October 6, 2022

There’s been a lot of controversy surrounding the new KS1/2 assessments; the most common complaint is that the tests are simply too hard and the teachers haven’t been given adequate time to prepare the children for them. Next week the current Year 6 will be tested on a curriculum that they have only been taught for half of their KS2 career.

The Government will tell you that these tests are necessary to raise standards. If by raising standards you mean more children will be able to identify subordinating conjunctions then yes, standards will have been raised. It will have been at the cost of teaching science, history, art, music, PE, and anything else not being tested but trust me these children will bloody well know what subordinating conjunction is.

In most schools, KS1 have only ever known the new curriculum as it was introduced at the beginning of their time in Year 1. With this in mind, in my opinion, the KS1 Maths isn’t too unachievable, and even at a school such as my own, where the starting point is well below the national average, I think we can get them there. The SPaG test has famously been canceled so we won’t worry about that for now. My problem is with the writing assessment. For those not familiar with the new framework – this is the new assessment framework. It will be forever burnt into my retinas.

At first glance, it looks straight forward enough: a list of criteria that children have to meet to be working towards, at or exceeding the expected standard. However this document is not to be used as “best fit” guide – a child has to meet ALL of the criteria for “working at” to be graded as such. If there is just one area lacking evidence then they cannot be “working at” they are “working towards”. I might have been able to accept that until I looked closely at some of this criteria. I’d like to draw your attention to point two on the “working at the expected standard” list:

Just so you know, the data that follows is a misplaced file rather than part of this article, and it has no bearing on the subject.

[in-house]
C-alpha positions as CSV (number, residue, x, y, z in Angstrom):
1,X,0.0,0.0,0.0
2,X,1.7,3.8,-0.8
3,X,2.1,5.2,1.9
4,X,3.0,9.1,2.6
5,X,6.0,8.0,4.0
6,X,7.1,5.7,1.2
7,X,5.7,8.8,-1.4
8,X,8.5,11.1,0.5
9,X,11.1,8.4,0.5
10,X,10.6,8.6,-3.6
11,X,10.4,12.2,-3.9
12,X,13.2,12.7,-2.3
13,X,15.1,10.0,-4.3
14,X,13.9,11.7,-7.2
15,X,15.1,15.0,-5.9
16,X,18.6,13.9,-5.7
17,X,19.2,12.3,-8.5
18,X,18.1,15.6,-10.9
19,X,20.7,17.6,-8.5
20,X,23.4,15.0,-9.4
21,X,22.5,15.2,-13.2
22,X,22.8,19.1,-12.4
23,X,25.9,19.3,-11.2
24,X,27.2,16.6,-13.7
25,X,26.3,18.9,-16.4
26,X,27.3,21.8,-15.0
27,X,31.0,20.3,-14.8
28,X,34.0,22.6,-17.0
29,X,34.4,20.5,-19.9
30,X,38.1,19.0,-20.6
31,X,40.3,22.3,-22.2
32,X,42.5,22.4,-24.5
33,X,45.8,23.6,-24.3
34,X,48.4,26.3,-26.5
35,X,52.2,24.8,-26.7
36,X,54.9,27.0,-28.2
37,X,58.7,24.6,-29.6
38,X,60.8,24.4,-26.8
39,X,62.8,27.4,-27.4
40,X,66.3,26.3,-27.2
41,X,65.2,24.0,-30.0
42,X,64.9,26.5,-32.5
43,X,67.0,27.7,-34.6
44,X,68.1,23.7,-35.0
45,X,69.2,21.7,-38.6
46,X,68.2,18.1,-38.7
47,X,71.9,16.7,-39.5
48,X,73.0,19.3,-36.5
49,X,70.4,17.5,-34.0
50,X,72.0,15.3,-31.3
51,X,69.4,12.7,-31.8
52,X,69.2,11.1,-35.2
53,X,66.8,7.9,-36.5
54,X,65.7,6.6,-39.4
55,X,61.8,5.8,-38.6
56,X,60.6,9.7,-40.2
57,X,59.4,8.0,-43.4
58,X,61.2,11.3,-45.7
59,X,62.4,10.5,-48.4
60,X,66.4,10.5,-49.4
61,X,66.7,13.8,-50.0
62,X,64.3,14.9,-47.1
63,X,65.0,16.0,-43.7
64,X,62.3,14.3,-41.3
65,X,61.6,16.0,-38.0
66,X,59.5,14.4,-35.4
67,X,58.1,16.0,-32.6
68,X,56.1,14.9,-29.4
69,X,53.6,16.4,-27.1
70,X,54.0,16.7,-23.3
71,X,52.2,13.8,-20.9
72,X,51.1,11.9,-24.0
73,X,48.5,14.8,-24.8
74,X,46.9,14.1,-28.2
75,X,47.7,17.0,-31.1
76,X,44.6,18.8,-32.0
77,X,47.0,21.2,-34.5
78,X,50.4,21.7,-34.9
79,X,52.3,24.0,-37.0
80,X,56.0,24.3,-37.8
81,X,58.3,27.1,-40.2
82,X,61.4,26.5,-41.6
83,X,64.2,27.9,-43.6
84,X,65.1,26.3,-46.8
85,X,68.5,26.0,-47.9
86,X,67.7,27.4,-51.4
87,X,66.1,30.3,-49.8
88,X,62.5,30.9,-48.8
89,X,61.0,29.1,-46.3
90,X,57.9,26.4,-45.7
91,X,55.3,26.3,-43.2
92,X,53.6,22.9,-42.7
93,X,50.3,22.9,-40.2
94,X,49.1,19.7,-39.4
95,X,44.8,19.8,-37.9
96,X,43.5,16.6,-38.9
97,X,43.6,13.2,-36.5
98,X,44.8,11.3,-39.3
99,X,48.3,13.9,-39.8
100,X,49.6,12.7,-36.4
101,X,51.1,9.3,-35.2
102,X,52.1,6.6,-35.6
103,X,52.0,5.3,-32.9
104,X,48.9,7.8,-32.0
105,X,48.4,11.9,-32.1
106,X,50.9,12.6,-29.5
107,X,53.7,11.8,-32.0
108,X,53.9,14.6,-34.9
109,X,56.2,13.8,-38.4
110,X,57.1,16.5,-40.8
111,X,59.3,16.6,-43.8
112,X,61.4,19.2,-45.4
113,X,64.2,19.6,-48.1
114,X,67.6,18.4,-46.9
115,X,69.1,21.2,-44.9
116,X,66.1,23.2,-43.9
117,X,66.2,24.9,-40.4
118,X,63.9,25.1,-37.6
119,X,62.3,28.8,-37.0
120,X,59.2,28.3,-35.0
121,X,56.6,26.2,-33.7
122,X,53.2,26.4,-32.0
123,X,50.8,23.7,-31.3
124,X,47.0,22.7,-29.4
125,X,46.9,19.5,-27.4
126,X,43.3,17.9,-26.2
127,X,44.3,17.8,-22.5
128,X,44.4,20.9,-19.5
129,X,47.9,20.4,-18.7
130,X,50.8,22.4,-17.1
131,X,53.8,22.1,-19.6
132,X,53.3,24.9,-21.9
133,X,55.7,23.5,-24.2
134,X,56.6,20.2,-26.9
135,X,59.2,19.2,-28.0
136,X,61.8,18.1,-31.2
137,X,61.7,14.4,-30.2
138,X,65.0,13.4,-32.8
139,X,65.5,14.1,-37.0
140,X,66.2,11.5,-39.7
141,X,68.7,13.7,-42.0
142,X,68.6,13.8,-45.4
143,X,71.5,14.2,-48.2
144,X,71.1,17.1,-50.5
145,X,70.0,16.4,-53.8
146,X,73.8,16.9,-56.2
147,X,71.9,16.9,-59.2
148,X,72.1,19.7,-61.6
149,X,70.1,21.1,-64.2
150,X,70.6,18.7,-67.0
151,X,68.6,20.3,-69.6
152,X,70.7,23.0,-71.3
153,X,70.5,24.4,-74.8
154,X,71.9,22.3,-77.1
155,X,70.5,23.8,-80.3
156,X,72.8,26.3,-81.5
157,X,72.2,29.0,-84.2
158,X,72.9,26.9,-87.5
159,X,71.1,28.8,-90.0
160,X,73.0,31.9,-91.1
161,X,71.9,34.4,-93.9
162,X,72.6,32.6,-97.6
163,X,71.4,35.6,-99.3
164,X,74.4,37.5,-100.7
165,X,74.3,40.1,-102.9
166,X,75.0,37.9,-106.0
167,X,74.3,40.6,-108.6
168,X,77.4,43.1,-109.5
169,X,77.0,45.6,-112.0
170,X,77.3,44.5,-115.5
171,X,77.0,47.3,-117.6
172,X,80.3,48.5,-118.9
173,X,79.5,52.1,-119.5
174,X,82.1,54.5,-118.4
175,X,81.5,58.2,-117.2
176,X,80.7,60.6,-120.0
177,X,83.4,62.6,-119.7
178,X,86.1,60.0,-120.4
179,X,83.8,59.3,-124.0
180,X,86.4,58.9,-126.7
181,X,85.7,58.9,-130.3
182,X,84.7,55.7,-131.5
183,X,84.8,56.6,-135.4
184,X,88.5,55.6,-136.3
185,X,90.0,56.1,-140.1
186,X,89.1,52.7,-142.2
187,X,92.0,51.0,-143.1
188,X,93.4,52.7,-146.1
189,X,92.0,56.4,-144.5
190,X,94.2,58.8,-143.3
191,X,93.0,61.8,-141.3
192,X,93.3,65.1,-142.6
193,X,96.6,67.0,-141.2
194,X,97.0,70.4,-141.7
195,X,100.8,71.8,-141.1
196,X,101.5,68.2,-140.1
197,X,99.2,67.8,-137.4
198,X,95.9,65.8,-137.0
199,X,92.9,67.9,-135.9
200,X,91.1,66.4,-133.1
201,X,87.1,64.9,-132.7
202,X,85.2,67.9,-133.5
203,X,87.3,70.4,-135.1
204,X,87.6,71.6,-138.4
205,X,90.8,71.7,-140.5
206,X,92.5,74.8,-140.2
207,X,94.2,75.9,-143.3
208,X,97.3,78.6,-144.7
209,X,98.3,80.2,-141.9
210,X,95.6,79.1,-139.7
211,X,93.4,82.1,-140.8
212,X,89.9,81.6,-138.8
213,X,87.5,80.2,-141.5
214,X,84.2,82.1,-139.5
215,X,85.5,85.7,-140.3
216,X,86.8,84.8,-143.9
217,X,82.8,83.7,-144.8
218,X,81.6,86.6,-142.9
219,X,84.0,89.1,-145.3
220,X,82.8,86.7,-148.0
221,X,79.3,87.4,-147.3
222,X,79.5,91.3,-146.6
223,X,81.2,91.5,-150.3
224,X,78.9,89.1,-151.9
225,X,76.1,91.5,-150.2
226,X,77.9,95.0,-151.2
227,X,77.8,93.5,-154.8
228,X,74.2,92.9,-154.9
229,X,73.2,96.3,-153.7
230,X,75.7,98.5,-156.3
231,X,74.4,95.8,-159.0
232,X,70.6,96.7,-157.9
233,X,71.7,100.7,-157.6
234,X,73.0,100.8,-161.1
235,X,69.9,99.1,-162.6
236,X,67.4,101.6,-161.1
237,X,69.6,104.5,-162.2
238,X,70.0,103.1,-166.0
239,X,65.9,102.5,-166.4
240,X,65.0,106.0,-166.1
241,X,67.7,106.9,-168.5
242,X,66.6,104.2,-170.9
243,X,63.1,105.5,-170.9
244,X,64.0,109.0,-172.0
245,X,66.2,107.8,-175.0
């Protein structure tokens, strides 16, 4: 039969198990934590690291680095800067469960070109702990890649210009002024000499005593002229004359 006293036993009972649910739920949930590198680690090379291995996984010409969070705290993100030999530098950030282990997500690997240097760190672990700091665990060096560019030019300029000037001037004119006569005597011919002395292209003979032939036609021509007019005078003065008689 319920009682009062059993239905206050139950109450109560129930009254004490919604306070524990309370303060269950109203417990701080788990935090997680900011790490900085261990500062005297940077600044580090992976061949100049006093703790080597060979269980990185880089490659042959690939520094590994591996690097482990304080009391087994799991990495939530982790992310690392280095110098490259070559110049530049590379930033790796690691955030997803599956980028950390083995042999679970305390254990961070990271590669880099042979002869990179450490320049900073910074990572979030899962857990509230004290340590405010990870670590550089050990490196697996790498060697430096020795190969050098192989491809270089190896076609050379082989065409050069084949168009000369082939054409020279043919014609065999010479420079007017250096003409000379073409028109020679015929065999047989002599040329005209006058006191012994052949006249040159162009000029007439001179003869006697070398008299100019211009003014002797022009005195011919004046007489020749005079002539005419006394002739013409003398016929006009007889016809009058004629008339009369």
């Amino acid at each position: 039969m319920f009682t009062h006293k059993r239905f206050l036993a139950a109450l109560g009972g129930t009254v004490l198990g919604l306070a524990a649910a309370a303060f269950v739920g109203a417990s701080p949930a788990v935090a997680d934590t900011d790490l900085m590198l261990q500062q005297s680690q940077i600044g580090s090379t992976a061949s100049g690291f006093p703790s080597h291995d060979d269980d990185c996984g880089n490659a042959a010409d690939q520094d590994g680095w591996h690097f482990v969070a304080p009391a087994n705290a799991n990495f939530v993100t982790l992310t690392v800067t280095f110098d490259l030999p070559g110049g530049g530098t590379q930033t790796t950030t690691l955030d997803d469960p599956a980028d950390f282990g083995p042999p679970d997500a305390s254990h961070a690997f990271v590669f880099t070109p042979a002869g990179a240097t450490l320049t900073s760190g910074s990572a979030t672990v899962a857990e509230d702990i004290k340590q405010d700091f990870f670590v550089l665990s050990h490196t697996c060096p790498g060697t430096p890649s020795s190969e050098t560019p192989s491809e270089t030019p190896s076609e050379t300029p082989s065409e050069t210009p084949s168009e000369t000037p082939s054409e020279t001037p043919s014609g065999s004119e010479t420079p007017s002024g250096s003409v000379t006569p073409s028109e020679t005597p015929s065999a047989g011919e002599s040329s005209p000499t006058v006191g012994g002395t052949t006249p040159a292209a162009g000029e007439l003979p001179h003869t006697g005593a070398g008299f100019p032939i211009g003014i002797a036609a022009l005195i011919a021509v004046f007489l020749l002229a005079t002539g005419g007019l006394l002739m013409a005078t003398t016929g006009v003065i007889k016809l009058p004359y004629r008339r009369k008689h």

Using sentences with different forms in their writing (statements, questions, exclamations, and commands)

We’re all familiar with these different types of sentences and we’ve been teaching children to use them for years. At this point, you need this additional piece of information. I present to you: The DfE Exclamation Sentence

So let’s unpack this a bit. To be judged as MEETING National Expectations children have to have to use sentences that begin with “what” or  “how” that include a verb and end in an exclamation mark. This is what the DfE has decided National Expectations are. I challenge you to open up ANY book on your bookcase at home and find just one example of a DfE Exclamation Sentence. You won’t because that’s not how writers use exclamations. I spent quite a lot of time looking for “real life” examples of DfE Exlamation Sentences to share with my class and, other than Little Red Riding Hood, I failed to find any. Whilst searching I did a quick assessment of the writers on my bookshelves and Shakespeare, Dickens, Sue Townsend, and Richard Dawkins were all graded as “Working Towards National Expectations” because of the lack of DfE exclamation sentences in their work.

Now I have some incredibly talented writers in my year groups. Writers who at just 6-years-old can draw a reader in with their storytelling. Some of these children will still be told that they are below National Expectations unless I can prove that they are independently using DfE Exclamation Sentences.

Those of you that follow this blog will know that I recently wrote a post about weak English teaching in primary schools and how important it is that children are actually taught how to write. I believe we should be teaching children how to structure sentences and how to link clauses from a young age. This isn’t about having low expectations my issue is that we are assessing children’s ability to follow grammar rules that have been made up by the DfE. I’ve not even tried to convince the children that this will improve their writing or make it more interesting for the reader – I’ve just started being really honest with them.

My most able writers will absorb everything you tell them and sure enough after a lesson on exclamation sentences they started shoe-horning exclamation sentences into their writing. Their writing is now considered to be meeting/almost exceeding National Expectations but it’s clunky and awkward to read. We’re now in a situation where teachers are having to spend time teaching made-up grammar rules which leaves them very little time to teach the things that might actually improve children’s writing.

As always I shared my frustrations on Twitter and I believe this exchange best sums up the situation.